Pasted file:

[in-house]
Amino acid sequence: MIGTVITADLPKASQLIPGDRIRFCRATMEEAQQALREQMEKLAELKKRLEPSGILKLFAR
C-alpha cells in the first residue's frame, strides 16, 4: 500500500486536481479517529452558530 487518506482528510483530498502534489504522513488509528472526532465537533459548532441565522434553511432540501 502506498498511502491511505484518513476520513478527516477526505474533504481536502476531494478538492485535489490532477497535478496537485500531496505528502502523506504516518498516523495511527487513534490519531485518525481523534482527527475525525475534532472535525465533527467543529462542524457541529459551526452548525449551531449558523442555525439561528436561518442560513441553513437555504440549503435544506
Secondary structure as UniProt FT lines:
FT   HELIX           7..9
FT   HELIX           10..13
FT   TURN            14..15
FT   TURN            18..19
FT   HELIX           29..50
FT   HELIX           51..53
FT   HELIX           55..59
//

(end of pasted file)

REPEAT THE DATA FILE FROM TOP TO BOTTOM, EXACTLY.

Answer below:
[in-house]
Amino acid sequence: MIGTVITADLPKASQLIPGDRIRFCRATMEEAQQALREQMEKLAELKKRLEPSGILKLFAR
C-alpha cells in the first residue's frame, strides 16, 4: 500500500486536481479517529452558530 487518506482528510483530498502534489504522513488509528472526532465537533459548532441565522434553511432540501 502506498498511502491511505484518513476520513478527516477526505474533504481536502476531494478538492485535489490532477497535478496537485500531496505528502502523506504516518498516523495511527487513534490519531485518525481523534482527527475525525475534532472535525465533527467543529462542524457541529459551526452548525449551531449558523442555525439561528436561518442560513441553513437555504440549503435544506
Secondary structure as UniProt FT lines:
FT   HELIX           7..9
FT   HELIX           10..13
FT   TURN            14..15
FT   TURN            18..19
FT   HELIX           29..50
FT   HELIX           51..53
FT   HELIX           55..59
//